The Patient Protection and Affordable Care Act includes an individual mandate that penalizes individuals who do not purchase health insurance. Critics of the individual mandate, including a majority of justices on the Supreme Court, contend that Congress cannot use its Commerce Clause power to coerce individuals to buy a product. Supporters concede that the mandate coerces but argue that it is otherwise permissible under the Commerce Clause. This article questions whether the individual mandate coerces. It uses a simple economic model to show that, under certain conditions, the individual mandate induces insurers to sell health insurance at a price each individual would voluntarily pay. Accordingly, the article concludes that the premise underlying the debate over the constitutionality of the individual mandate under the Commerce Clause should not be taken for granted.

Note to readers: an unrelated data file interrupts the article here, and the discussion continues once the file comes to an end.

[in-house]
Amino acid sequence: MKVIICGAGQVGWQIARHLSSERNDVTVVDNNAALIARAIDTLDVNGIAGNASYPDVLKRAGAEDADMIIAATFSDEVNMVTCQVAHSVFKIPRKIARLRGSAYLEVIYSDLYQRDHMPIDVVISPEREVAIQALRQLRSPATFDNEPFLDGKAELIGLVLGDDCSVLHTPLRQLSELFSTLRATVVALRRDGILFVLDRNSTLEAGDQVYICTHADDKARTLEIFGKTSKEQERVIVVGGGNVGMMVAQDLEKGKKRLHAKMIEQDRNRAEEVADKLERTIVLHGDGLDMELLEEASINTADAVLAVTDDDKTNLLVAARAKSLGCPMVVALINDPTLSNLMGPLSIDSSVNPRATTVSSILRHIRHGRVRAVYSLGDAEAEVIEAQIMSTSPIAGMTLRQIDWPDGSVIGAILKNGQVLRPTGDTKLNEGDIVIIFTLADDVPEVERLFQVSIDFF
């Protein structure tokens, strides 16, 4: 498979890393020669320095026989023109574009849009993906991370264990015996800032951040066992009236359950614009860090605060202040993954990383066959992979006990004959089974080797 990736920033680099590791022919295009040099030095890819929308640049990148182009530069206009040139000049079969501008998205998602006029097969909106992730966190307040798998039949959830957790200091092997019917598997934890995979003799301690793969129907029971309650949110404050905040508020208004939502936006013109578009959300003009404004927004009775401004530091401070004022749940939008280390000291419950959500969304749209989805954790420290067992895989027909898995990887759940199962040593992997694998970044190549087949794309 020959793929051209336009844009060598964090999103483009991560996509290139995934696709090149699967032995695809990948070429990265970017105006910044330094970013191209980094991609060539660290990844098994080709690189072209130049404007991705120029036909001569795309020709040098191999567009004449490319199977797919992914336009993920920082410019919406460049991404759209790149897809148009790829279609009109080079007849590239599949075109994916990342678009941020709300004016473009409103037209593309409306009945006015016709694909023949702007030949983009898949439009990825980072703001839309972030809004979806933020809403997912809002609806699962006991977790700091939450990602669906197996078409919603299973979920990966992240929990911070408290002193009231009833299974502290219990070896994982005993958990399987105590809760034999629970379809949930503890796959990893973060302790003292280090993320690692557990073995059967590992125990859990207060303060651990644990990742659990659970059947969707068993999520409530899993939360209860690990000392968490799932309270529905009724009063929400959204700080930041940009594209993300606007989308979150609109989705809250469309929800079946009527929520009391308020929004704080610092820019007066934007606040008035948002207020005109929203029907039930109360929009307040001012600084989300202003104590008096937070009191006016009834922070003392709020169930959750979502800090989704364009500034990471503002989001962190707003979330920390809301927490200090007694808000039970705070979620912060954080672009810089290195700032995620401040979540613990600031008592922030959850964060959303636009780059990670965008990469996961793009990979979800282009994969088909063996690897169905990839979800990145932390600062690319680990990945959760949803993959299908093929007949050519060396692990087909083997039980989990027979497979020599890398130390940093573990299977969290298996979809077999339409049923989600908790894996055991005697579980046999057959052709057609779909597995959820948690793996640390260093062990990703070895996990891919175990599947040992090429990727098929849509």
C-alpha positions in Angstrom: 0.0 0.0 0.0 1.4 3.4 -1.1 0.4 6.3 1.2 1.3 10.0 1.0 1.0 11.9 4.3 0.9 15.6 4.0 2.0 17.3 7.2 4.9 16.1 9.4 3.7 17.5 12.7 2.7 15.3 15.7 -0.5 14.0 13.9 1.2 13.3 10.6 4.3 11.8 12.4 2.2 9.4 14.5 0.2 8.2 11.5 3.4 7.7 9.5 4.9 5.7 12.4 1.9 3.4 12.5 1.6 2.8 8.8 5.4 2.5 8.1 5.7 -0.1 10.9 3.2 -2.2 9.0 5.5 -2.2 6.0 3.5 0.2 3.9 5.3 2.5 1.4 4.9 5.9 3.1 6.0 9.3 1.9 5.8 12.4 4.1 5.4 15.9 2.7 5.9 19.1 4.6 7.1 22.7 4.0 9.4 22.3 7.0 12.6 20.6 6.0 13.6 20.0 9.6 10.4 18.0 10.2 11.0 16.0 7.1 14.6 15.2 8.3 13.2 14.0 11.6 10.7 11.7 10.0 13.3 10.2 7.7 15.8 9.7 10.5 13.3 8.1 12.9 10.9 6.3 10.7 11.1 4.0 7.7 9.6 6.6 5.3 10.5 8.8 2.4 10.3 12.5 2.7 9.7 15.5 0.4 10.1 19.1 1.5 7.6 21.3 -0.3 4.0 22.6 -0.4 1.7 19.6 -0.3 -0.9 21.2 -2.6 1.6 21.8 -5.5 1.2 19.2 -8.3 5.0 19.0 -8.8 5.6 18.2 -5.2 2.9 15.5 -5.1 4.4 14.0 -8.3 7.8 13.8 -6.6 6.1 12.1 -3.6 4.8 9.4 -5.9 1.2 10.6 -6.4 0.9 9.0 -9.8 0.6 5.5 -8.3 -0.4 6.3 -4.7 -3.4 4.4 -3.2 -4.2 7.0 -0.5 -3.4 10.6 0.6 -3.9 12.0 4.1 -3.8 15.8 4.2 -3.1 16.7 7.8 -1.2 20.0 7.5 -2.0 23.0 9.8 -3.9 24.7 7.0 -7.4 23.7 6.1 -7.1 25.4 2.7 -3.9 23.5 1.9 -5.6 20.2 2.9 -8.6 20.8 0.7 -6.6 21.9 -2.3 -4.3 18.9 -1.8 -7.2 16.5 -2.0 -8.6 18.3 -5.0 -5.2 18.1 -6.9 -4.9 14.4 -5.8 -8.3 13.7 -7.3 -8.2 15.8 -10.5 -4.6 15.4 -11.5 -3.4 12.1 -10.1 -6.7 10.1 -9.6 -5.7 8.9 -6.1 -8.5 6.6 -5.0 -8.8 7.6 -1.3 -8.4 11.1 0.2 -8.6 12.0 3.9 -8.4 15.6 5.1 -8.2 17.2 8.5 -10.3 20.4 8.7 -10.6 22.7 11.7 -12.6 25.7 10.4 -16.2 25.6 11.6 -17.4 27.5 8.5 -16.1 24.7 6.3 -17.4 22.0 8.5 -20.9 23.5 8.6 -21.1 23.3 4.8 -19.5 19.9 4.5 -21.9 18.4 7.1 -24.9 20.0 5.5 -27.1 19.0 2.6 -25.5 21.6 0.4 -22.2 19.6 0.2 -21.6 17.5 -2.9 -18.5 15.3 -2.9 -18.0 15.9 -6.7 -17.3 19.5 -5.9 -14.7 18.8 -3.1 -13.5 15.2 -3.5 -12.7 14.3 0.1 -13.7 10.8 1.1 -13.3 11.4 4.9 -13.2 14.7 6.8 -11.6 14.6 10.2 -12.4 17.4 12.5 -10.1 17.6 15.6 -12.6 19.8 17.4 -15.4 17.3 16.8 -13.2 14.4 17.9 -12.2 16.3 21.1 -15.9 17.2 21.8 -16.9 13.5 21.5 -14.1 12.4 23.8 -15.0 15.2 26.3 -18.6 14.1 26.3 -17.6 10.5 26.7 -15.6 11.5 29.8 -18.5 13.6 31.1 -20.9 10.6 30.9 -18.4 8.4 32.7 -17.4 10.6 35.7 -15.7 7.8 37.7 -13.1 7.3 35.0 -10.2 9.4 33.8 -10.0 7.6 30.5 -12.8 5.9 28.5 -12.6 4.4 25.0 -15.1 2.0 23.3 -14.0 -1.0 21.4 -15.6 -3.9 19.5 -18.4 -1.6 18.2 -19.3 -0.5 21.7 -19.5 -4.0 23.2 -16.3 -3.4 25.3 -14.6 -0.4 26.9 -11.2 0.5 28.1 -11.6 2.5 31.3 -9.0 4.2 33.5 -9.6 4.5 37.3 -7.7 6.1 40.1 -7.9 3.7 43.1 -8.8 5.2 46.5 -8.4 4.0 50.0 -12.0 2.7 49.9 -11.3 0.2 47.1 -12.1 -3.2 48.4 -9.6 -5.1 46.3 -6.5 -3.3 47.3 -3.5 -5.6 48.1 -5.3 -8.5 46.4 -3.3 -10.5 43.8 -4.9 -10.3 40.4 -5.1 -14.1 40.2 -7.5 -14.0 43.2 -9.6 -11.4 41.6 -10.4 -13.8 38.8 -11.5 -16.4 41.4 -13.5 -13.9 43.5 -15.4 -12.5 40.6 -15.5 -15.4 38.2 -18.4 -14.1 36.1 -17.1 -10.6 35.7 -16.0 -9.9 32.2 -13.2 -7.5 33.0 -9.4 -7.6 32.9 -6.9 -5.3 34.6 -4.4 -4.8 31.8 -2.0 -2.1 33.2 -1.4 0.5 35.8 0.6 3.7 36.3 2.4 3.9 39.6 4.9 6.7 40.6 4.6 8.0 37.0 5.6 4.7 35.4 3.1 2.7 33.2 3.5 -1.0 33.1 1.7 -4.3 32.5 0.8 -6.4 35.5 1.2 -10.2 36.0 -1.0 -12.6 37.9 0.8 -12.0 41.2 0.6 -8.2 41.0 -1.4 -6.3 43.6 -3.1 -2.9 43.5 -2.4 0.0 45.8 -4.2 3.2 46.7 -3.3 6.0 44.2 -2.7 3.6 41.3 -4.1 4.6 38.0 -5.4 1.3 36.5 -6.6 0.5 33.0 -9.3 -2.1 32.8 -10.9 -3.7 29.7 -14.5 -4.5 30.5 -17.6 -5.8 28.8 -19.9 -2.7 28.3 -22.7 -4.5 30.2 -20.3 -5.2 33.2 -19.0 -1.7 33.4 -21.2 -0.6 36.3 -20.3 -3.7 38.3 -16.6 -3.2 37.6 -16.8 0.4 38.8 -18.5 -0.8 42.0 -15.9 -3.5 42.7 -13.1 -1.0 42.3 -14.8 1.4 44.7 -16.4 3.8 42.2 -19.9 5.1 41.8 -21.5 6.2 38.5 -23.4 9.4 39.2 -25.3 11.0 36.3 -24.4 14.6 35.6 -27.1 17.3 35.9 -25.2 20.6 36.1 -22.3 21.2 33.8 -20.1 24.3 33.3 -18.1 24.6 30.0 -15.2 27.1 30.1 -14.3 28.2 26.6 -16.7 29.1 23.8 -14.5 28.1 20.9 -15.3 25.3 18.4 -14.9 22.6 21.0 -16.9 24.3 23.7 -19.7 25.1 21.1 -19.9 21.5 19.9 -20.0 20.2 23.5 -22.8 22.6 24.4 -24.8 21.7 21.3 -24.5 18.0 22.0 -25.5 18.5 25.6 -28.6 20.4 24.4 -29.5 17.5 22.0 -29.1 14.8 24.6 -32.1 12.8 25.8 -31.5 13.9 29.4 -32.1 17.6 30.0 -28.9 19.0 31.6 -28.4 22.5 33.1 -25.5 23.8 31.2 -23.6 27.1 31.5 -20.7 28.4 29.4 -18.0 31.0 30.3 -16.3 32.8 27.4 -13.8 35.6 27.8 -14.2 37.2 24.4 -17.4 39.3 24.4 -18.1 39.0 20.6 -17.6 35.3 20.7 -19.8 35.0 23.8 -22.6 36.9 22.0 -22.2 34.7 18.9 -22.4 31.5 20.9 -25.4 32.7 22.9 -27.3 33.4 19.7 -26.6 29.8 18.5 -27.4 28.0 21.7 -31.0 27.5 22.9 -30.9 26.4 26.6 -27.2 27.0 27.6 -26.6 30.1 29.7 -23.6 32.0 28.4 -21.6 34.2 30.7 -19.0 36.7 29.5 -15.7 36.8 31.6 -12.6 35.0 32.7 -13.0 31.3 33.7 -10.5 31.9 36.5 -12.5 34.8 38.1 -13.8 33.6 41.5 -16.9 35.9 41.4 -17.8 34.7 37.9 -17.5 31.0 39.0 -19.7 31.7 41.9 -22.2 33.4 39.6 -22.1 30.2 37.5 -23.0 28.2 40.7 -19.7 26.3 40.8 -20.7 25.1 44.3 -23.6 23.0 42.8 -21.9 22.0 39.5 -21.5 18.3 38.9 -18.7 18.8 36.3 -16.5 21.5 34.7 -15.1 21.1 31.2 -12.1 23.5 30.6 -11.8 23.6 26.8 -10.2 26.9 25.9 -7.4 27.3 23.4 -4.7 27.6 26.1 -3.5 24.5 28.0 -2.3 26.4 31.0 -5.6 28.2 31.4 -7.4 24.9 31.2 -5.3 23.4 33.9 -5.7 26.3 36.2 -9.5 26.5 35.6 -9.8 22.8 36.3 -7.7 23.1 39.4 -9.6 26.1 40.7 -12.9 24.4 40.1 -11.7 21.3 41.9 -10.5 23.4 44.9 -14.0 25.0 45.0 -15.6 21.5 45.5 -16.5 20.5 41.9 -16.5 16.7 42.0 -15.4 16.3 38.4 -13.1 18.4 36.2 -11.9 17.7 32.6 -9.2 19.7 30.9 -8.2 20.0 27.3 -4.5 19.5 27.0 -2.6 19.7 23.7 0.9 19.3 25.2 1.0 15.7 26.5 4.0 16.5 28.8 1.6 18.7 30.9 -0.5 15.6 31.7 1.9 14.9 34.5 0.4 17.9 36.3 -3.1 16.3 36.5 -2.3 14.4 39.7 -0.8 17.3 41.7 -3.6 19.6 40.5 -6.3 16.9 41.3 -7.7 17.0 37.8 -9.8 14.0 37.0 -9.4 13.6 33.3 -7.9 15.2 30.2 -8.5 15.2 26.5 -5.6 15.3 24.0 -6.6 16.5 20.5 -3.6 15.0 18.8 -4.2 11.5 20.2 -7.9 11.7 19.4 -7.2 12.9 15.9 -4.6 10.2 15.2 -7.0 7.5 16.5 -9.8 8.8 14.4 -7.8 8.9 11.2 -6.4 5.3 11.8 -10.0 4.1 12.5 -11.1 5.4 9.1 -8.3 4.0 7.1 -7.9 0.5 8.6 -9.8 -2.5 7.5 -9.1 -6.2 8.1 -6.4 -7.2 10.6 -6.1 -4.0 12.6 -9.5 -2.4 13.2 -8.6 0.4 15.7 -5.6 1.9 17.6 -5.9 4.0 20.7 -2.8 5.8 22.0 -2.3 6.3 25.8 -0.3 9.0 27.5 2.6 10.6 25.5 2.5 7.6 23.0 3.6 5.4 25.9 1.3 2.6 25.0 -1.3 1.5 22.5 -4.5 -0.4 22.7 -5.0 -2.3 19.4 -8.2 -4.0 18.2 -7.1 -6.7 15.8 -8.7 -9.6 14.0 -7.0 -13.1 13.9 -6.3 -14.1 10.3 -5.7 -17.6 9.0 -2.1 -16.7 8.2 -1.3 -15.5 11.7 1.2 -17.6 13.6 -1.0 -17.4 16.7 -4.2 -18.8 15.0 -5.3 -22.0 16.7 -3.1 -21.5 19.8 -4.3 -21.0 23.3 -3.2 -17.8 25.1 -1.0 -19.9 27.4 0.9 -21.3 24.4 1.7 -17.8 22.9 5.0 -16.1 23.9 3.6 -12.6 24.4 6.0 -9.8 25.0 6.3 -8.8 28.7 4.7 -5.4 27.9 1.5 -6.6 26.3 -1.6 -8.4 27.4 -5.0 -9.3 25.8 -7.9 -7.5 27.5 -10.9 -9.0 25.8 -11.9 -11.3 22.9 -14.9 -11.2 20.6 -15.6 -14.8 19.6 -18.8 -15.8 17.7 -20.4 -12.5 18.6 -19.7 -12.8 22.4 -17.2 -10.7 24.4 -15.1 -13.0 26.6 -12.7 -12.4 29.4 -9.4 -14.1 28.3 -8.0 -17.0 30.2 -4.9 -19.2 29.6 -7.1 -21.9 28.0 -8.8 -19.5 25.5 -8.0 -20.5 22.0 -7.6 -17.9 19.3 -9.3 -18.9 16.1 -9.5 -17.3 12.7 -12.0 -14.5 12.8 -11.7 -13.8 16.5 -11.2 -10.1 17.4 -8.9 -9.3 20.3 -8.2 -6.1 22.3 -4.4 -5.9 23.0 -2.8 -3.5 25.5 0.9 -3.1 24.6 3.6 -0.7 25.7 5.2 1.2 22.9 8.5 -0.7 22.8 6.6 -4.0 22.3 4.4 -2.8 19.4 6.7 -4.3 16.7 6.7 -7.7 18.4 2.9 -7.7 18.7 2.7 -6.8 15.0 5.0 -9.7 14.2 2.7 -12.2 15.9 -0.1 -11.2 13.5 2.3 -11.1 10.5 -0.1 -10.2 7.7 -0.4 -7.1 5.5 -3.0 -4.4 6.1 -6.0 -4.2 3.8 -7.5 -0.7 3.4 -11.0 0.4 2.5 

Raphael Boleslavsky and Sergio J. Campos,
Does the Individual Mandate Coerce?,
68 U. Miami L. Rev.
Available at: https://repository.law.miami.edu/umlr/vol68/iss1/3